As a North American first, built to Passive House standards, this is a research lab that keenly demonstrates its purpose. The facility hosts the University of Northern British Columbia’s Master of Engineering in Integrated Wood Design, a curriculum that equips current and future industry professionals with cutting-edge expertise in sustainable wood design and construction. The nearly all-wood structure stands assertive and proud in the downtown core of Prince George, the university’s moniker proudly embossed into its bold cedar cladding.
This single-story glulam post-and-beam facility is the first industrial building in North America to be designed and certified to the Passive House standard, a remarkable achievement given the large, exposed surface areas of the building and the region’s often cold harsh winters. As a state-of-the-art research facility for students and faculty, it includes well-equipped wood fabrication labs, classrooms, and office spaces, providing much-needed space for complex research and testing of structural wood products, connections, and assemblies.
Wood construction in all its forms—structural framing, studwork, panels and mass timber—is well suited for Passive House design. Rather than using conventional studs for the walls, the nearly 20 inches (500 millimetres) of mineral wool insulation required to meet the Passive House standard is fitted between vertical light-wood trusses that were custom built in a local factory. Interior sheathing materials for floor, wall and roof assemblies are left exposed.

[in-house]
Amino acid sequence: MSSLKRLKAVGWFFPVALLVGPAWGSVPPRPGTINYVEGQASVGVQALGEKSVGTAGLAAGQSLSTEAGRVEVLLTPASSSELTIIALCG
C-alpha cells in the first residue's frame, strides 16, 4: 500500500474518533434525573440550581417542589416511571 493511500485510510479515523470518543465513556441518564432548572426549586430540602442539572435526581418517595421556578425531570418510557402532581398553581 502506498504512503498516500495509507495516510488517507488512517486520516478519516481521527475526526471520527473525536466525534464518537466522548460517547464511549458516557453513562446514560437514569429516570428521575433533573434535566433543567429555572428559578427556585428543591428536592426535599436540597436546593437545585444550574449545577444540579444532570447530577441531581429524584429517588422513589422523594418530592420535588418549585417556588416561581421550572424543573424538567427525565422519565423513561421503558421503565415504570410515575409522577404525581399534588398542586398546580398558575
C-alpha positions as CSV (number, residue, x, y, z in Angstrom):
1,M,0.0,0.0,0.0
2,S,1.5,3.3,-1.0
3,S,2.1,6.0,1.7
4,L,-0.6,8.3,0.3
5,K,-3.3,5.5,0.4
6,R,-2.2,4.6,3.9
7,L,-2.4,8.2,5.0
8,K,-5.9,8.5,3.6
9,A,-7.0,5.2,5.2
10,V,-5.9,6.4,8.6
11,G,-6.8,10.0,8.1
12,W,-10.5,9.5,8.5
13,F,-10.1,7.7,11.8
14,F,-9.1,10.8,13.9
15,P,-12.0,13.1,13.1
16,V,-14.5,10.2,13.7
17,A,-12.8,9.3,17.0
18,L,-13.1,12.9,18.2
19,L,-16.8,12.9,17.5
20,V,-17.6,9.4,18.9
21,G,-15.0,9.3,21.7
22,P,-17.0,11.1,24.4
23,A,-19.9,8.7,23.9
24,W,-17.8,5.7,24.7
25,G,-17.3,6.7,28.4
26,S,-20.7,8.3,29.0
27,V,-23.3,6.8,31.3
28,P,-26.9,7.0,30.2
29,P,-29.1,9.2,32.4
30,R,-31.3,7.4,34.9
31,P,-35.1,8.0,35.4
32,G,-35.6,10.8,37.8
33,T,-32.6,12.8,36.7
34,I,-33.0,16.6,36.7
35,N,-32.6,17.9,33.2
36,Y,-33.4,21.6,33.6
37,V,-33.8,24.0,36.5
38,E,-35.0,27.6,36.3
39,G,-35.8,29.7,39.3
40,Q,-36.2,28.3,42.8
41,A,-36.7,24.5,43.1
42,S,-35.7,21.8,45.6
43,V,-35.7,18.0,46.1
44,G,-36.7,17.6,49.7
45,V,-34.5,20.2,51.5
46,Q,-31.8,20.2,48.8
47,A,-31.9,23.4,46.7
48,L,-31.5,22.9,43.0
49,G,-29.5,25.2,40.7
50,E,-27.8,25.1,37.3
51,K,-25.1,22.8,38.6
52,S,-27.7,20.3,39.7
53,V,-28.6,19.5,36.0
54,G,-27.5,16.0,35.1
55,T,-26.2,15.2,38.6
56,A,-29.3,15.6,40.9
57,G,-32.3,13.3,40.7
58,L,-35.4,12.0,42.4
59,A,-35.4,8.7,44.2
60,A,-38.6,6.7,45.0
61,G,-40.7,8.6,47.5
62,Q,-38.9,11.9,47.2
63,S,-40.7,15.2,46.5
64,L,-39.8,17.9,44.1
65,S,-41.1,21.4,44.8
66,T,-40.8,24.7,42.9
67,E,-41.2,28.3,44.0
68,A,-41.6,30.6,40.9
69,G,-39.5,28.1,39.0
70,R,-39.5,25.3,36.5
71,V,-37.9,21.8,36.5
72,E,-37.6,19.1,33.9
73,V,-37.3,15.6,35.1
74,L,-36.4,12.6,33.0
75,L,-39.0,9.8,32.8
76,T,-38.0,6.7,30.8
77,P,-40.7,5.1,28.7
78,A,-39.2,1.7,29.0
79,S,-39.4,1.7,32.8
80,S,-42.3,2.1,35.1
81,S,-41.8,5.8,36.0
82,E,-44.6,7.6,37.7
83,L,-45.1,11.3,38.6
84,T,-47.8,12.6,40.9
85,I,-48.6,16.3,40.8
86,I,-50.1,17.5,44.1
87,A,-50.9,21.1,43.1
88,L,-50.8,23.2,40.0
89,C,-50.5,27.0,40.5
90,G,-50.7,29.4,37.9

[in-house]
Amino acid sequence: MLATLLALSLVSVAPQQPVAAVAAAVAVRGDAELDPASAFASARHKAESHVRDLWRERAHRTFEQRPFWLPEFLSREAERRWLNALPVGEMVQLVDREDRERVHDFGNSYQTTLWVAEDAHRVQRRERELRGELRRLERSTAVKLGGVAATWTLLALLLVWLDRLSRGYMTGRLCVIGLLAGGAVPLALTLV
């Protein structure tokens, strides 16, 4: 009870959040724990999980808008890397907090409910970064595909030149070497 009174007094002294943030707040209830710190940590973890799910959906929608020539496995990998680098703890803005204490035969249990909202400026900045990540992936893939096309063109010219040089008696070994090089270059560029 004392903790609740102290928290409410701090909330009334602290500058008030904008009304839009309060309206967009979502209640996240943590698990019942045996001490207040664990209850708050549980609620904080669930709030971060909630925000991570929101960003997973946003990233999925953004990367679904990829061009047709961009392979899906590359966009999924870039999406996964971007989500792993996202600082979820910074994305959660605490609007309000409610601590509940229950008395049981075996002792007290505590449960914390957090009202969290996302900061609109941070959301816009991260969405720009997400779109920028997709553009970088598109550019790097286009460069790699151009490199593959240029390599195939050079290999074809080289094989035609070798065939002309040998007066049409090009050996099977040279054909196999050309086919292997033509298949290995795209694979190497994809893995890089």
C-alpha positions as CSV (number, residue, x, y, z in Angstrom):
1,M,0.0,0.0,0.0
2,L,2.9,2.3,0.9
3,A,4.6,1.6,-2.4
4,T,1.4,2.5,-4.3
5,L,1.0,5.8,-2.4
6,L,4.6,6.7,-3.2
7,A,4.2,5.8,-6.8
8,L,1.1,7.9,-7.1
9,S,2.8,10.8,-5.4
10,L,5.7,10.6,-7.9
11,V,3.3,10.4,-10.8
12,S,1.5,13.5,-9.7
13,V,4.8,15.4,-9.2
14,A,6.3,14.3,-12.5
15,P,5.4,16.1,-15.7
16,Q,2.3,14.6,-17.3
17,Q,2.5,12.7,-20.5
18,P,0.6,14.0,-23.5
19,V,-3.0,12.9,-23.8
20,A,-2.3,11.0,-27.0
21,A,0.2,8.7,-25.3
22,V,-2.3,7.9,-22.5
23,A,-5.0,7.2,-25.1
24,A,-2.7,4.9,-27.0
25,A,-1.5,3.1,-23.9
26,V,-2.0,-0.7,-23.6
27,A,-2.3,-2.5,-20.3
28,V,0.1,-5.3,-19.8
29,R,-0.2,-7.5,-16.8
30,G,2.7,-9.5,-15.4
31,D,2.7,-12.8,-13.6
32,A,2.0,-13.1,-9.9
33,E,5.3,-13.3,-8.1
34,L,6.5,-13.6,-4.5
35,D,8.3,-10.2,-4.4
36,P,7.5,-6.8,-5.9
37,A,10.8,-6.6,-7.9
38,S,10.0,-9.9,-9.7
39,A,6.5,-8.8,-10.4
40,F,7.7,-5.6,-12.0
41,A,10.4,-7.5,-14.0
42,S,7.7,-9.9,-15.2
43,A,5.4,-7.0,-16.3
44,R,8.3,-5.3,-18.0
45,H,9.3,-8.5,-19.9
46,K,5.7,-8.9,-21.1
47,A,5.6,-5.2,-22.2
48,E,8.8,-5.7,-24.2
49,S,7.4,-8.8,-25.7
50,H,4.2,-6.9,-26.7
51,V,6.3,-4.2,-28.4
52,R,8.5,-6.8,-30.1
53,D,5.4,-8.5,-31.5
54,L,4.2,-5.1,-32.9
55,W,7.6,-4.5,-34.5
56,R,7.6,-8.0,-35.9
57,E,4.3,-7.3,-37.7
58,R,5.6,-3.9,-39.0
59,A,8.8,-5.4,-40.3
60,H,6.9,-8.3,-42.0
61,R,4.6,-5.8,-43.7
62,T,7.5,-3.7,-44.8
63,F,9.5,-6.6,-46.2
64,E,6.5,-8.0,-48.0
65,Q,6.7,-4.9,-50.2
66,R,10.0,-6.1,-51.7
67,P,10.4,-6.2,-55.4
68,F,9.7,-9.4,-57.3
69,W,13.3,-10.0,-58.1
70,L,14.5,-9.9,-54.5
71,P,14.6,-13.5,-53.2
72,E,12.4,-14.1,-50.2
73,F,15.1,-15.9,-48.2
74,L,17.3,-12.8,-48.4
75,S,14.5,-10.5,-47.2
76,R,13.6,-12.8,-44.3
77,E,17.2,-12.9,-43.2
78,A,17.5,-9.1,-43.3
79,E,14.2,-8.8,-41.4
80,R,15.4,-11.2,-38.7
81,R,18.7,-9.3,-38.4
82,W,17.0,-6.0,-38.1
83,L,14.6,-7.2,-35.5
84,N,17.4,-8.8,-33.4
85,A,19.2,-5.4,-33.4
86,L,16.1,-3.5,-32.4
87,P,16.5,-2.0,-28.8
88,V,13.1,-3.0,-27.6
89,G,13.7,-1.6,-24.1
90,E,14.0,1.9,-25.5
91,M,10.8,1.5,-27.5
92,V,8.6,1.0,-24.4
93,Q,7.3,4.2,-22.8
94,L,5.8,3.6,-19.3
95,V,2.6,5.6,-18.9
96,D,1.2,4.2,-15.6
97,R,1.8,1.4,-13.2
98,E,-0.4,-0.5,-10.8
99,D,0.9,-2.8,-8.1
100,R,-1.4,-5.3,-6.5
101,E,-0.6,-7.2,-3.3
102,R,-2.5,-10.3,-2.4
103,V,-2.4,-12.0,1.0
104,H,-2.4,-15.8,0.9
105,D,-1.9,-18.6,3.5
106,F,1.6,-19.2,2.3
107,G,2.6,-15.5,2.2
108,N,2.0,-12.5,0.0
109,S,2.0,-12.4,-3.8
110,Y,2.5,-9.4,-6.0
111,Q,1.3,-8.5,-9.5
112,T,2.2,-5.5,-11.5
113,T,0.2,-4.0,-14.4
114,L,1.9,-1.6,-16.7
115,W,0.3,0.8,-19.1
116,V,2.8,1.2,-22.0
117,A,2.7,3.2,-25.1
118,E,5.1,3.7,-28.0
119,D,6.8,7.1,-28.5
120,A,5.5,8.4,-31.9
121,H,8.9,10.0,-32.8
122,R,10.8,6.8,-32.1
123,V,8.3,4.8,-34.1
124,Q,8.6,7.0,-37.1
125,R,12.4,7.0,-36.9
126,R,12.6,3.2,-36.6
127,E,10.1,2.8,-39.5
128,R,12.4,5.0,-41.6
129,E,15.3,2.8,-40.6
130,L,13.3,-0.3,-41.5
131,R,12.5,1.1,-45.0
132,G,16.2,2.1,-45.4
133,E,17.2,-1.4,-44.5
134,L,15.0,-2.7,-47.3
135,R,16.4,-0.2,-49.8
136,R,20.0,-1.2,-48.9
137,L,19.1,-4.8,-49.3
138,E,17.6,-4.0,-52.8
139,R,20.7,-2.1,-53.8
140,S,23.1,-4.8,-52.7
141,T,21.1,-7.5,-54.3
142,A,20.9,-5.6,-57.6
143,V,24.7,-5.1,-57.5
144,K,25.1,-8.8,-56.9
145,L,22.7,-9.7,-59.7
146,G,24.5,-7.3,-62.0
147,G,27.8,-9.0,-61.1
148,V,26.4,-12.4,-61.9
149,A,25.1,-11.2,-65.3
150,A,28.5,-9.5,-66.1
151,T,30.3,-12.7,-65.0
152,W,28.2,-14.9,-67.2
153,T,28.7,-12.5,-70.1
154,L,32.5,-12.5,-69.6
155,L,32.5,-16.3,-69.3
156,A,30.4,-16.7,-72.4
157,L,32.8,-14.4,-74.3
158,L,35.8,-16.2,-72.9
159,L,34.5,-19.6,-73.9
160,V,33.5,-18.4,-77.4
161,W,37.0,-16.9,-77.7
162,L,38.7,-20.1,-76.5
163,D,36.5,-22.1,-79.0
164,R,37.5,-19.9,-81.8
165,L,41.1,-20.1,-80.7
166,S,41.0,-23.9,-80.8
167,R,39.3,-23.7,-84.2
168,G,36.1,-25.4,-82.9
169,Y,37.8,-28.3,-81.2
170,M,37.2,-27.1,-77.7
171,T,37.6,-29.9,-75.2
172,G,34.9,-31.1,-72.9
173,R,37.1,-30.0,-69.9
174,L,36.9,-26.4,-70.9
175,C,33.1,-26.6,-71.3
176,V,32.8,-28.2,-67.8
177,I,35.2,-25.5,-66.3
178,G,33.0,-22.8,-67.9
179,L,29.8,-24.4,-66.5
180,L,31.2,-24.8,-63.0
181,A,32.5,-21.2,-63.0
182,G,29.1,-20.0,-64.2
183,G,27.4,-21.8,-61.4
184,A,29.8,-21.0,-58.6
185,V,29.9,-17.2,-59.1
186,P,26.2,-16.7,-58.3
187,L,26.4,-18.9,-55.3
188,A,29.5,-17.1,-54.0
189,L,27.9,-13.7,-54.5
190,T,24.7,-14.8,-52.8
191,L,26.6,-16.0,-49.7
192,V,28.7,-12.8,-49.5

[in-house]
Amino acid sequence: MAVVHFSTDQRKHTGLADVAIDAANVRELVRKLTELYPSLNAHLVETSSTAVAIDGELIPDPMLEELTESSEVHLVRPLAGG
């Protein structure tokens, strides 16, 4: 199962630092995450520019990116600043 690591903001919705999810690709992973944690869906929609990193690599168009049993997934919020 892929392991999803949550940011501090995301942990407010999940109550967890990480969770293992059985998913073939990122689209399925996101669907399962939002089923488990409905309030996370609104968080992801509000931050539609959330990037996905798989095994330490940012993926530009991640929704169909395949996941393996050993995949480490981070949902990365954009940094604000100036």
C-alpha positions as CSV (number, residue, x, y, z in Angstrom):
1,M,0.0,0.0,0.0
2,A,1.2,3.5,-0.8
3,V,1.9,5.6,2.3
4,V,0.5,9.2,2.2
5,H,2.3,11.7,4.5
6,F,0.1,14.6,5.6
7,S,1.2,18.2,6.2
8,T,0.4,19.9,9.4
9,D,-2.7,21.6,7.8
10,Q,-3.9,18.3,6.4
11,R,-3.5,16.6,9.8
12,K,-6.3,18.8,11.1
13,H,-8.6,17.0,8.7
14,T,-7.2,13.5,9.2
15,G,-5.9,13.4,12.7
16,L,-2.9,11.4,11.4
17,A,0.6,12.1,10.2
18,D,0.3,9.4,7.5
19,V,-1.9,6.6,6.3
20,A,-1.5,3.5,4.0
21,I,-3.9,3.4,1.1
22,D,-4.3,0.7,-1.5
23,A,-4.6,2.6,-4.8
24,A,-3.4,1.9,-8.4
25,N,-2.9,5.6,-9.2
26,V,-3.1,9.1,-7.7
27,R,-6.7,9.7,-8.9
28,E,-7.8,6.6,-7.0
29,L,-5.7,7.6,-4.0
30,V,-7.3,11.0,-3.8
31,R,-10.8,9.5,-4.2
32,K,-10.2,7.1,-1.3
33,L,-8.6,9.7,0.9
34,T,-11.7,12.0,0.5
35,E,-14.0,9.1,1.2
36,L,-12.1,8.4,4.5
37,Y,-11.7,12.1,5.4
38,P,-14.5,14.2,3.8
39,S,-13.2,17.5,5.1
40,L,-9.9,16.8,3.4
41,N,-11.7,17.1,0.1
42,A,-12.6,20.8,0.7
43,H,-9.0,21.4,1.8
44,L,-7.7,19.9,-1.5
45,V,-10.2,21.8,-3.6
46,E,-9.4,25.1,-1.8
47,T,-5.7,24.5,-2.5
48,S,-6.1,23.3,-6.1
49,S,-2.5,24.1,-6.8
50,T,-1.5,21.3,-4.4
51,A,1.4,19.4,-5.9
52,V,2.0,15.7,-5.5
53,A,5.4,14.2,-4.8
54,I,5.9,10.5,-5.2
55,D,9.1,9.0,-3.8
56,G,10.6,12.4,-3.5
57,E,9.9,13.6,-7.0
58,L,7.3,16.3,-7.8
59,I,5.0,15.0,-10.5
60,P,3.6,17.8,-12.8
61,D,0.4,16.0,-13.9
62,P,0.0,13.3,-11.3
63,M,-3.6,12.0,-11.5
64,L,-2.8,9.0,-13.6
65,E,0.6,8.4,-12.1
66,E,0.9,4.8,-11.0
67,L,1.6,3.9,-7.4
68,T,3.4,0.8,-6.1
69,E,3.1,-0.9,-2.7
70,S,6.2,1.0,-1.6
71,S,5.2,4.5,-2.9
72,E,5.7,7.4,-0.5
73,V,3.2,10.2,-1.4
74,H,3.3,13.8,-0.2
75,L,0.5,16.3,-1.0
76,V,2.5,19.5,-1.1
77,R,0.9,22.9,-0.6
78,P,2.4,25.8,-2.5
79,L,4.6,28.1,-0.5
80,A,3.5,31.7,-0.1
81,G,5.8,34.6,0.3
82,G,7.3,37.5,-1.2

The facility showcases that mass timber can be a compelling alternative to steel, typically used for industrial buildings in decades past. Mass timber was chosen for its high strength-to-weight ratio, thermal performance and ease of prefabrication. By using prefabricated mass timber components most of the work could be completed in a safe and controlled shop environment, particularly advantageous for the cold climate of this northern Canadian facility. Prefabrication also enabled greater precision and facilitated moisture control which reduced the risk of shrinkage or swelling of the wood components.
Buildings such as this, designed to the Passive House standard, have been shown to have reduced space heating and cooling demands, due to the high thermal performance of their envelopes. As a lightweight and flexible construction material, wood makes it easier for this building to be vapor permeable (breathable) and free of thermal bridging.
A life-cycle analysis determined that, due to its low energy demands, biofuel heating source and the carbon stored in its wood structure, the building generates 70 percent less greenhouse gas than a traditionally constructed industrial building designed to current code standards. In 2018, the Wood Innovation Research Lab officially achieved Passive House certification, the first educational-industrial building of its type in North America to meet the internationally recognized standard for energy efficiency.
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Source: Think Wood